In communication, less is more.  So many of us in the workplace feel the need to run down every detail of an idea, concept or lesson.  I have certainly seen PowerPoint presentations that have so much content that there is no way an audience can pick it all up in a matter of seconds, especially when you have a conference room full of people where it's more difficult for anyone of them to concentrate and absorb.

Tuesday, October 22, 2013

US Economic Policy Amid Stormy Seas

I have often spoken about how tectonic the first decade of the 21st century was.  Not just the economic turmoil, but also game-changing innovation (e.g., from the iPhone and iPad, to Facebook and YouTube).  

But it's also clear that the 2nd decade is shaping up to be more radical than the first.  The political fray in the Middle East and Northern Africa has been breathtaking for its revolutionary change and at the same time heartbreaking for its scores of suffering and death.  

Moreover it ought to embarrass US officials, up to President Barack Obama, that arguably the most powerful, sophisticated country in the world is grappling with a government shutdown.  The seeds of this were apparent in 2011, with the Debt Ceiling Dispute raising policy uncertainty to an unprecedented level.  

But what drops like a lead balloon is the fact that this current shutdown is on par with the Gulf Wars in adverse impact on economic policy.  The uncertainty may be on the rise, yet.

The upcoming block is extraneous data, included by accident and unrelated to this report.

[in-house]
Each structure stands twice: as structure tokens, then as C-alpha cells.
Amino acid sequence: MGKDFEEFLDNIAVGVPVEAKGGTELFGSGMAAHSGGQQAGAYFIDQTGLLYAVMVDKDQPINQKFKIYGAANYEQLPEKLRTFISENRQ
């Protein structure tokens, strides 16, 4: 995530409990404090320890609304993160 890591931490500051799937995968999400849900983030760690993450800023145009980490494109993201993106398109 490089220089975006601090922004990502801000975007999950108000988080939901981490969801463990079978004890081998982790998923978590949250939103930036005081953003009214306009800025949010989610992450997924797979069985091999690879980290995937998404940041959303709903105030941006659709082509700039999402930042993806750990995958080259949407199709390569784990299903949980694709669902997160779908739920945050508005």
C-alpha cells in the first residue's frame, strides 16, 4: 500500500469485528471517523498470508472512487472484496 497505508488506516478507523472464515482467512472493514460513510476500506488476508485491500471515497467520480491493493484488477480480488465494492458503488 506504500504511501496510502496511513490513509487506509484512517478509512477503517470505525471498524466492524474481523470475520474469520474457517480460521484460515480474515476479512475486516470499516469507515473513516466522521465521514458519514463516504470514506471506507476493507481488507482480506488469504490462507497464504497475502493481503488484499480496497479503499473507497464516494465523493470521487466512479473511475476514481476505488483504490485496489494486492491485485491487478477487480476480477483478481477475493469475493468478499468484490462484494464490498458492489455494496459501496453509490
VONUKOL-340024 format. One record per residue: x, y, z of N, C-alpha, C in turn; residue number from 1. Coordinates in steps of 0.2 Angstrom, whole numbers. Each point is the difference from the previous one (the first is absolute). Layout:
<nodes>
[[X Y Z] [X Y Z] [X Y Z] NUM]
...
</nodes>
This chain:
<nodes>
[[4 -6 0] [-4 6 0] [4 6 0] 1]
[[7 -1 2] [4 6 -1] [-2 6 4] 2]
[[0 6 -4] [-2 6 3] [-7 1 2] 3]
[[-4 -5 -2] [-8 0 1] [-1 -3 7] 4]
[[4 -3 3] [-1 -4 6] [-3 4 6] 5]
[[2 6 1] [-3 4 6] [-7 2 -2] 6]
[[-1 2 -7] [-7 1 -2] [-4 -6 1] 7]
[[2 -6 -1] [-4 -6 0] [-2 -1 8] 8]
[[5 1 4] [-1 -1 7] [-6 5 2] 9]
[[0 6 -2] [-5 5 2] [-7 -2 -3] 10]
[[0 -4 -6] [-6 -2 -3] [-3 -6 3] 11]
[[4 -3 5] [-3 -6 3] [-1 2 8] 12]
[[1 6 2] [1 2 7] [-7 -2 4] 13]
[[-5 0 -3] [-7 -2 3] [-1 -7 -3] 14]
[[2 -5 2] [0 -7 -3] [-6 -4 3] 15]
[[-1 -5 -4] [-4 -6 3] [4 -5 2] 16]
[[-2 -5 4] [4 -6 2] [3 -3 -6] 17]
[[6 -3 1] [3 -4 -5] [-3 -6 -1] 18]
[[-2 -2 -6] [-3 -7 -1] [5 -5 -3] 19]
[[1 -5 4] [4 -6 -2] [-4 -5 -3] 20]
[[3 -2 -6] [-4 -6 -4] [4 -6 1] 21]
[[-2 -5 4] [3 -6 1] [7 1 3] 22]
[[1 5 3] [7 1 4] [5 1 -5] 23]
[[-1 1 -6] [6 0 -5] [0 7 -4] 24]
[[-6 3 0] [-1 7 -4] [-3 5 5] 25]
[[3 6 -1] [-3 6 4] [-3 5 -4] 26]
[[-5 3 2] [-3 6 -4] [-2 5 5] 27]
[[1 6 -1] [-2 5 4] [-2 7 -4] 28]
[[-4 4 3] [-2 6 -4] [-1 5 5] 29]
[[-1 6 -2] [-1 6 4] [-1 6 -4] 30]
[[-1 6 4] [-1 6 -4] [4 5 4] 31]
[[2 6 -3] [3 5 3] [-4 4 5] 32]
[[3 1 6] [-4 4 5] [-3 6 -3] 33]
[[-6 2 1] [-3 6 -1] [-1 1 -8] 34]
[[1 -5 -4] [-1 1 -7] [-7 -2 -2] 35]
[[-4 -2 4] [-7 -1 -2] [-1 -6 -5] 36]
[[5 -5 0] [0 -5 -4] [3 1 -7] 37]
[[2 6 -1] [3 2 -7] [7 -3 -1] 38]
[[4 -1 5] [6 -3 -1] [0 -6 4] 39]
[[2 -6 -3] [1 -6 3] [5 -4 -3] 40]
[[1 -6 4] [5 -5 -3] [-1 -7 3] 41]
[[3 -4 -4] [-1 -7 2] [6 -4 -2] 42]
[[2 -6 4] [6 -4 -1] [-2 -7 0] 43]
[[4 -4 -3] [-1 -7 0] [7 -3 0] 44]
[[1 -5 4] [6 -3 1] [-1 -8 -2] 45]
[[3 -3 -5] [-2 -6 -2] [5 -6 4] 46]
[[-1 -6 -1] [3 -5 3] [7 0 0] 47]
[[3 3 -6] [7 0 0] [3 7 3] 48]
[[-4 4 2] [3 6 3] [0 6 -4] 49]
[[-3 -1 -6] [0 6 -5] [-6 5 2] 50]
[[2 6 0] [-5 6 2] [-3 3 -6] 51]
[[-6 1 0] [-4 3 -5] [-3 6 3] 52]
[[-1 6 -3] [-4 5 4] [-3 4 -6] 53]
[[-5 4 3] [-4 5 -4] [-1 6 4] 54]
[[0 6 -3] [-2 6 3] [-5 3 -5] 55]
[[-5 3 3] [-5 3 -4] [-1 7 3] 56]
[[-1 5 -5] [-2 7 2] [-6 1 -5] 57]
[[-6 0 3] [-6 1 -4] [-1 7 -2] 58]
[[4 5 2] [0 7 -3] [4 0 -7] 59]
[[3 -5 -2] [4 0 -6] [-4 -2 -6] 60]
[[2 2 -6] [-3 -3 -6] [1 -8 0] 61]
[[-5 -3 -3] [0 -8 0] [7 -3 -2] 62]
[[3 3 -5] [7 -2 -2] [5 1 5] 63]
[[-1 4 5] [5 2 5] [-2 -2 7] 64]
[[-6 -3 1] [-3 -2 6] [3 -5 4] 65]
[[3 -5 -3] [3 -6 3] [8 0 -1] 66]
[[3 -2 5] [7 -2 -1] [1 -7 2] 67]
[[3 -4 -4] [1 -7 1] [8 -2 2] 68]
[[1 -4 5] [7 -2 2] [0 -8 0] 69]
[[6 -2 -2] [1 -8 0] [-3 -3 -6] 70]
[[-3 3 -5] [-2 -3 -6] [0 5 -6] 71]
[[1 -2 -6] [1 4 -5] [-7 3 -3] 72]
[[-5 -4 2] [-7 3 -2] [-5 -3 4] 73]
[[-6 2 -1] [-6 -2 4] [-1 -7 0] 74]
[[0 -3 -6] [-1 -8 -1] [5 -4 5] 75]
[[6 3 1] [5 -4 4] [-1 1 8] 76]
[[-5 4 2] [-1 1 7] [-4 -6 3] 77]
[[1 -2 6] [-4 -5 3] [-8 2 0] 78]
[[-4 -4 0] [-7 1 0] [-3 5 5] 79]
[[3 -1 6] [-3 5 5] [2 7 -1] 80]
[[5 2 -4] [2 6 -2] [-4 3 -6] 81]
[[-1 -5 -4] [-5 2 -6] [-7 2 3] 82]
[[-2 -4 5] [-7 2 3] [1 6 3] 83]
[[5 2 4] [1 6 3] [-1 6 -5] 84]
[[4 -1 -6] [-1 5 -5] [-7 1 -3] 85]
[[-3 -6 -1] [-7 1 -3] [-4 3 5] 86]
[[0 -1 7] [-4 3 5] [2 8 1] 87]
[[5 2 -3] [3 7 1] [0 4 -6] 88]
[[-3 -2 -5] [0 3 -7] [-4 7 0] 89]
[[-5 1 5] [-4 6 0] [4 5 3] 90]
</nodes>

Saturday, October 19, 2013

INSEAD Laurence Capron on Thinking Growth

In Theory of Algorithms - Part 2 - Every Problem Has a Solution - I relate how some people, even organizations, jump to solutions, methods or advice, without having much of a grasp of the problem.  Laurence Capron, with INSEAD, echoes this very point on the issue of corporate leaders vis-a-vis growth imperatives:
Business leaders often jump to their favorite mode of growth, instead of thinking very carefully how they should grow their organization.
It's often difficult for leaders to modify or shift their thinking, because (1) they have their personal biases; (2) some organizational factions are very powerful and have particular vested interests, too; and (3) they get trapped in their established processes and best practices.  Result: They rely on the same mode of growth, regardless of circumstance.

The options for growth are: (a) organic or internal development, (b) merger and acquisition, and (c) alliance and partnerships.  There are pluses and minuses to each, but these are meaningless, I'd say, unless leaders have reviewed their purpose and aims clearly and have taken a serious, honest look at the reality of their circumstances.

Capron rightfully accommodates executive students' interests and needs, for example, in grasping the mechanics of acquisitions.  But she also engenders that crucial reflectiveness among them, that is, to think more openly and carefully about how to make growth actually.